By midnight, L——r S——e and R——t S——t were comparatively clear of dagos. This was due to efforts of street-cleaning corps (3rd County of L——n Light Hose).

Recruiting Officer

Recruiting Officer (to brawny pitman who has just passed his medical examination). "What regiment do you wish to join?"

Pitman. "I don't care."

Officer. "Sure you have no preference?"

Pitman. "Well, put me in one o' them that spikes the beggars."


Remarkable Discovery.
Medical Science Superseded.

A correspondent in whose accuracy we place the highest trust informs us of very remarkable results which have been achieved by the adoption of a new means of alleviating pain and suffering invented by a lady in London. This lady being suddenly taken with lumbago was in great agony until she remembered our soldiers at the front, and thought how much worse was a wound, and instantly, our correspondent is informed, some of her own distress left her. The case has been investigated by several eminent inquirers and they are satisfied with her story.

Meanwhile evidence of a similar nature comes from other parts of the country, in every case recording a sense of personal well-being, though only comparative, and an increased disinclination to complain, upon the realisation of what it must be to be a soldier just now—whether up to his knees in a flooded trench, or sleeping on the wet ground, or lying in agony waiting to be picked up and taken to a hospital, or being taken to a hospital over jolting roads, or going without meals, or having to boil tea over a candle-flame, or awakening from the operation and finding himself maimed for life.

Nor is the lenitive of this little effort of imagination confined to bodily ills; for a well-authenticated case reaches us of a notoriously mean man of wealth who was not heard to utter a single word of grumbling over the new war taxes after realising what the soldier's burden was too. Hence Mr. Punch is only too happy to give publicity to the discovery.

The Spy Danger.

Extract from a letter written by an East Coast resident:—

"The authorities are now looking for a grey motor-car, driven by a woman, who is thought to have a wireless apparatus inside."

R.A.M.C. forward, please.

The Sentimentalist

The Sentimentalist (who has received socks from England). "She loves me; she loves me not."

[pg 446]


I had been drilling all the morning, and had spent the whole of the afternoon squirming face downwards on the moist turf of Richmond Park in an endeavour to advance, as commanded, in extended order. In the morning—that is during compressed drill—I had been twice wounded. Owing to lack of education a famous novelist had confused his left hand with his right, with the result that when we were right-turned he had dealt me a terrific blow on the ear with the barrel of his rifle. It soon ceased to be an ear, and became of the size and consistency of a muffin. My second casualty was brought about by a well-known orchestral conductor, who however confidently he could pilot his players through the most complicated Symphonic Poem was invariably out of his depth whenever, the ranks being turned about, he was required to form fours. His manœuvre that morning had been a wild and undisciplined fugue, culminating in an unconventional stretto upon an exceedingly dominant pedal-point, that is to say, his heel on my toe.

Consequently when I arrived home in the evening, wet, soiled, hungry and maimed, I felt that I needed a little artificial invigoration. A bright idea occurred to me as I was waiting for the bath to fill.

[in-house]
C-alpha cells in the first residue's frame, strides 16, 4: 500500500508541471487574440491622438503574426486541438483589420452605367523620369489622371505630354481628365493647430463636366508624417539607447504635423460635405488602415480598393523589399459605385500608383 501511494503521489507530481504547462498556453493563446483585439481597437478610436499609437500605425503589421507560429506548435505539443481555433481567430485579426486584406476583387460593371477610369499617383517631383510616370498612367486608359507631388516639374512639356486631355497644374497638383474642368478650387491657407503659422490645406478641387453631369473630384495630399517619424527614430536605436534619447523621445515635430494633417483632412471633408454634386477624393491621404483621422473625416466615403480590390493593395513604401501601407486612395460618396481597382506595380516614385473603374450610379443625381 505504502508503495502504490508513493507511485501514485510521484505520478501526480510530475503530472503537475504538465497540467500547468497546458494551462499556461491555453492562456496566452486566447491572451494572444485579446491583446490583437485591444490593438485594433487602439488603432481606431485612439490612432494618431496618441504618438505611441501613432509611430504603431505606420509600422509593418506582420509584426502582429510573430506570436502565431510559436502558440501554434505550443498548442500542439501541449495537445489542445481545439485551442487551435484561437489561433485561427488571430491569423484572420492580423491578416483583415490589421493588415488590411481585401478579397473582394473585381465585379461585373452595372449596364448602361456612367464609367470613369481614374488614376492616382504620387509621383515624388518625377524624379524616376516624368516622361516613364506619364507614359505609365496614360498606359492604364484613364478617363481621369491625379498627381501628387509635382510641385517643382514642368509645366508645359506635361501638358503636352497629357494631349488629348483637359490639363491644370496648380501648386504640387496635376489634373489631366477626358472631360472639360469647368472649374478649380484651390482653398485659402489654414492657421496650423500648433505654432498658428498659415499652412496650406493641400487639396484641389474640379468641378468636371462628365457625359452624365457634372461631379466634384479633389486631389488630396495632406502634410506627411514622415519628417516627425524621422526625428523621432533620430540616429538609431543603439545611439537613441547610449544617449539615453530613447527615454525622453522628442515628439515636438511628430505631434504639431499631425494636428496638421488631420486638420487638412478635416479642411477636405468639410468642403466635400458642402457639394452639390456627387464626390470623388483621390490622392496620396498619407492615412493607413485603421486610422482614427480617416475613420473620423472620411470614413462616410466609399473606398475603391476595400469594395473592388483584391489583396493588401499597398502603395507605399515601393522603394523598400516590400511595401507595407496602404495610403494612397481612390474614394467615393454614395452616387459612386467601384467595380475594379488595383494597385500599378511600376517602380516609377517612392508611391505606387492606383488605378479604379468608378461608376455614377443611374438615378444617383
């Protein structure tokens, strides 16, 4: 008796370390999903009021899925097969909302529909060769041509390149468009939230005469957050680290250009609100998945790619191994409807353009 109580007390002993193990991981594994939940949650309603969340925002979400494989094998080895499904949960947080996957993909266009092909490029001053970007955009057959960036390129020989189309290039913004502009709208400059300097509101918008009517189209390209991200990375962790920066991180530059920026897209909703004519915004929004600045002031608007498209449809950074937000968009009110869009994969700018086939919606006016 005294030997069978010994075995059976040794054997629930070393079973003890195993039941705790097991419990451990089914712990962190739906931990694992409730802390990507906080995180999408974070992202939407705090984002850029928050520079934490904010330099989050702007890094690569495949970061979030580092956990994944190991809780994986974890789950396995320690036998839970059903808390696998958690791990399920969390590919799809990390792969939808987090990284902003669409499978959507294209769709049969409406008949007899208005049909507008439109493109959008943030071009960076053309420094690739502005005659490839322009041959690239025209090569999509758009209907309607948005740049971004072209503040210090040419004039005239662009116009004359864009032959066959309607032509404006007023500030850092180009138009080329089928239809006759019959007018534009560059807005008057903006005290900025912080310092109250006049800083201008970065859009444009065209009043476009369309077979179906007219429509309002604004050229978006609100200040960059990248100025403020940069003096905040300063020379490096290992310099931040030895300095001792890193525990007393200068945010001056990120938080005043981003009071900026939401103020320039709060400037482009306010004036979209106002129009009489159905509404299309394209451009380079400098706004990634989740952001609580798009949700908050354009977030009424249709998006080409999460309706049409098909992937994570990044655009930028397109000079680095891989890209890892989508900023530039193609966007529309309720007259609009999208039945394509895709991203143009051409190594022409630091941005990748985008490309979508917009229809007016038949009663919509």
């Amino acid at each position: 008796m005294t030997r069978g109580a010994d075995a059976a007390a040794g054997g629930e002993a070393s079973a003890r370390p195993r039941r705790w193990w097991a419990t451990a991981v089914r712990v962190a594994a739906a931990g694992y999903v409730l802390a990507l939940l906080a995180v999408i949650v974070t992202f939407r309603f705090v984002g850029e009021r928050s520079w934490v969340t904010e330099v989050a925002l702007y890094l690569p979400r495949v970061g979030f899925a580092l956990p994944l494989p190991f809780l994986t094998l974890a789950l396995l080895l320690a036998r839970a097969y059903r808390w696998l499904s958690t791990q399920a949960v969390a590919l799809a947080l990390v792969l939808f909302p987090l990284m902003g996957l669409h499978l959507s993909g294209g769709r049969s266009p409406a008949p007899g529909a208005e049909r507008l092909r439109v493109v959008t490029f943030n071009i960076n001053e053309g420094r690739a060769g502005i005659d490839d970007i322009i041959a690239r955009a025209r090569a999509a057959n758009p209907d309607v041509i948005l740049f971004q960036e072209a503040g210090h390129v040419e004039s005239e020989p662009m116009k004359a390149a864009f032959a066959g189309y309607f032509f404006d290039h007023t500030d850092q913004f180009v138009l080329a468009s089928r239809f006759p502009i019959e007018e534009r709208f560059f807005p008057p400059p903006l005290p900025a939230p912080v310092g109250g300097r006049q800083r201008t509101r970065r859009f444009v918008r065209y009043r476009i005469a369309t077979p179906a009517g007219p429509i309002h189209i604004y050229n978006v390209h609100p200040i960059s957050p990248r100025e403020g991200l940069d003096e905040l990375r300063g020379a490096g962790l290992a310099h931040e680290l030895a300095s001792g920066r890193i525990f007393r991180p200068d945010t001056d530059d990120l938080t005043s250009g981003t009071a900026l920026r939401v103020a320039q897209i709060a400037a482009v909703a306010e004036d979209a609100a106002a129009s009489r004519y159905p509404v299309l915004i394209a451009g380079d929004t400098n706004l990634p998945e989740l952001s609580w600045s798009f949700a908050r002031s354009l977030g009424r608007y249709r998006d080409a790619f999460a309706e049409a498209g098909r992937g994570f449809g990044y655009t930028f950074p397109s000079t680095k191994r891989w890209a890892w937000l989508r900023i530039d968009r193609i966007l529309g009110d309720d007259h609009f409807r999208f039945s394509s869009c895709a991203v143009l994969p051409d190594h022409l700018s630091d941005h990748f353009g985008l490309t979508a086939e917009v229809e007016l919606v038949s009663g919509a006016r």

"Joan," I cried, "don't you think I might open Johann to-night?" Joan, who had been trying to decide whether it would not be more advisable to have my sweater dyed a permanent shot-green and brown, demurred.

"I thought your anti-German conscience would not permit you to open Johann until after the war's over," she called back.

"My anti-German conscience has been severely wounded," I replied. "It hasn't sufficient strength to hold out much longer. In a few seconds it will surrender unconditionally."

"Be brave," urged Joan. "Just think how proud you will be in days to come when you look back to this evening and realise how, in the face of the most terrible temptations, you triumphed!"

"That's all very fine," I remarked, "but to-night I feel I need Johann medicinally. If I don't have him, there may be no days to come. Do be reasonable. Do you suppose that if the Kaiser, for instance, were bitten by a mad dog—a real one, I mean—that his anti-Ally conscience would forbid his adoption of the Pasteur treatment?"

"Then if you really feel the need of a special refresher," said Joan, "at least let me send Phœbe out for a bottle of some friendly or neutral substitute."

A vivid recollection of Phœbe's being despatched once before in an emergency for mustard and returning with custard flashed through my mind.

"She's much too unreliable," I cried. "She'd get bay rum, or something equally futile. It must be Johann or nothing."

"Then," said Joan, "let us say nothing"—an ambiguity of which I determined to take full advantage.

Johann, I must now explain, was the sole survivor of six small bottles of the genuine Rhine brand which Joan's uncle (who is in the trade) had given her last Christmas. Number Five had been opened on the evening of August Bank Holiday after a strenuous day on the tennis courts. Later, when hostilities had started all round I had taken a terrible oath that nothing of German or Austrian origin should be used in our household until Peace broke out. This necessitated the sacrifice of at least four inches of breakfast sausage and the better part of a box of Carlsbad plums. Johann, being intact, was merely interned. But at that time I had not anticipated that some three months later I should be exhausted by long and tiring drills and manœuvres.